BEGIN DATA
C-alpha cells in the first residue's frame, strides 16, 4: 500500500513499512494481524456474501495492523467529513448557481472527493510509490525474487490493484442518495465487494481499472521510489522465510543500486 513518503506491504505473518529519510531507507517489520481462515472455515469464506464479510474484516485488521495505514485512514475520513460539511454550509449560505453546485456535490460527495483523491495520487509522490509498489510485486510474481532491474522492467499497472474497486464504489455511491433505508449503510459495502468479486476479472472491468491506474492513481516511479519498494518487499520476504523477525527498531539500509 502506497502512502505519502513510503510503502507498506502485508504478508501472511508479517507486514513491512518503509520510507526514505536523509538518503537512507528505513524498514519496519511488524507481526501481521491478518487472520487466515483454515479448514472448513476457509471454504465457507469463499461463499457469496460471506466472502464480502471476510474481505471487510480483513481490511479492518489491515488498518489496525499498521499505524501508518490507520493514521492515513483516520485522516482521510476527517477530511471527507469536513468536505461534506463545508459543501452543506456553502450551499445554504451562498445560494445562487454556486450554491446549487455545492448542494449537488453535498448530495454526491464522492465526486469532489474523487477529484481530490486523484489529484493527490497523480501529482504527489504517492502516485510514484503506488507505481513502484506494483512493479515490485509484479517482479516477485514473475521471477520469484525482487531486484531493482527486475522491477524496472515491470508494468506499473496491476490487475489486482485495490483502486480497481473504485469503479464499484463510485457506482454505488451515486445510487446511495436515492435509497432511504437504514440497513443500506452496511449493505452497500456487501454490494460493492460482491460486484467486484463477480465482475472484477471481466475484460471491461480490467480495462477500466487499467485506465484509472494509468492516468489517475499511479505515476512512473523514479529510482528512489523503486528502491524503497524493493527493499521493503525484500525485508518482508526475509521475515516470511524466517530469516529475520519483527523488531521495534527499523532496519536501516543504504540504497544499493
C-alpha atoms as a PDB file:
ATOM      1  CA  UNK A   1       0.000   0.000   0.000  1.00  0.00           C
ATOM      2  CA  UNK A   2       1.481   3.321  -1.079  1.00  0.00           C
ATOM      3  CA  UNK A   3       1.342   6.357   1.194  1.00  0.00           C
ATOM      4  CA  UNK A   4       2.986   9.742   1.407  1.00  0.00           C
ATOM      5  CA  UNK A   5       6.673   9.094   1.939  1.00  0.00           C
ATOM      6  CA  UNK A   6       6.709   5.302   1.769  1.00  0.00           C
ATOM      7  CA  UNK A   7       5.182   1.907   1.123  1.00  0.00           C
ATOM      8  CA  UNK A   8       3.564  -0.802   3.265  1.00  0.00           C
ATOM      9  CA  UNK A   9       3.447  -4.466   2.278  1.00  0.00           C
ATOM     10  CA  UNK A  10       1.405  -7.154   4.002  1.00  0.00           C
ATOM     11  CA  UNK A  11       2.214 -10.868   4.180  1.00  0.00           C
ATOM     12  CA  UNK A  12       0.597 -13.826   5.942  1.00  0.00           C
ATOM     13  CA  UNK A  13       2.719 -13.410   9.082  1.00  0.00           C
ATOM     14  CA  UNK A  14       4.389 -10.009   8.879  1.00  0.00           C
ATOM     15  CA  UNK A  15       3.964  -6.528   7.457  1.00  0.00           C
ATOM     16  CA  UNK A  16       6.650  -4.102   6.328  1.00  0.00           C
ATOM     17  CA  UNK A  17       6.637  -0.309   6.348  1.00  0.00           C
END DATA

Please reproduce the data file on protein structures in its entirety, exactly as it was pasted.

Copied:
C-alpha cells in the first residue's frame, strides 16, 4: 500500500513499512494481524456474501495492523467529513448557481472527493510509490525474487490493484442518495465487494481499472521510489522465510543500486 513518503506491504505473518529519510531507507517489520481462515472455515469464506464479510474484516485488521495505514485512514475520513460539511454550509449560505453546485456535490460527495483523491495520487509522490509498489510485486510474481532491474522492467499497472474497486464504489455511491433505508449503510459495502468479486476479472472491468491506474492513481516511479519498494518487499520476504523477525527498531539500509 502506497502512502505519502513510503510503502507498506502485508504478508501472511508479517507486514513491512518503509520510507526514505536523509538518503537512507528505513524498514519496519511488524507481526501481521491478518487472520487466515483454515479448514472448513476457509471454504465457507469463499461463499457469496460471506466472502464480502471476510474481505471487510480483513481490511479492518489491515488498518489496525499498521499505524501508518490507520493514521492515513483516520485522516482521510476527517477530511471527507469536513468536505461534506463545508459543501452543506456553502450551499445554504451562498445560494445562487454556486450554491446549487455545492448542494449537488453535498448530495454526491464522492465526486469532489474523487477529484481530490486523484489529484493527490497523480501529482504527489504517492502516485510514484503506488507505481513502484506494483512493479515490485509484479517482479516477485514473475521471477520469484525482487531486484531493482527486475522491477524496472515491470508494468506499473496491476490487475489486482485495490483502486480497481473504485469503479464499484463510485457506482454505488451515486445510487446511495436515492435509497432511504437504514440497513443500506452496511449493505452497500456487501454490494460493492460482491460486484467486484463477480465482475472484477471481466475484460471491461480490467480495462477500466487499467485506465484509472494509468492516468489517475499511479505515476512512473523514479529510482528512489523503486528502491524503497524493493527493499521493503525484500525485508518482508526475509521475515516470511524466517530469516529475520519483527523488531521495534527499523532496519536501516543504504540504497544499493
C-alpha atoms as a PDB file:
ATOM      1  CA  UNK A   1       0.000   0.000   0.000  1.00  0.00           C
ATOM      2  CA  UNK A   2       1.481   3.321  -1.079  1.00  0.00           C
ATOM      3  CA  UNK A   3       1.342   6.357   1.194  1.00  0.00           C
ATOM      4  CA  UNK A   4       2.986   9.742   1.407  1.00  0.00           C
ATOM      5  CA  UNK A   5       6.673   9.094   1.939  1.00  0.00           C
ATOM      6  CA  UNK A   6       6.709   5.302   1.769  1.00  0.00           C
ATOM      7  CA  UNK A   7       5.182   1.907   1.123  1.00  0.00           C
ATOM      8  CA  UNK A   8       3.564  -0.802   3.265  1.00  0.00           C
ATOM      9  CA  UNK A   9       3.447  -4.466   2.278  1.00  0.00           C
ATOM     10  CA  UNK A  10       1.405  -7.154   4.002  1.00  0.00           C
ATOM     11  CA  UNK A  11       2.214 -10.868   4.180  1.00  0.00           C
ATOM     12  CA  UNK A  12       0.597 -13.826   5.942  1.00  0.00           C
ATOM     13  CA  UNK A  13       2.719 -13.410   9.082  1.00  0.00           C
ATOM     14  CA  UNK A  14       4.389 -10.009   8.879  1.00  0.00           C
ATOM     15  CA  UNK A  15       3.964  -6.528   7.457  1.00  0.00           C
ATOM     16  CA  UNK A  16       6.650  -4.102   6.328  1.00  0.00           C
ATOM     17  CA  UNK A  17       6.637  -0.309   6.348  1.00  0.00           C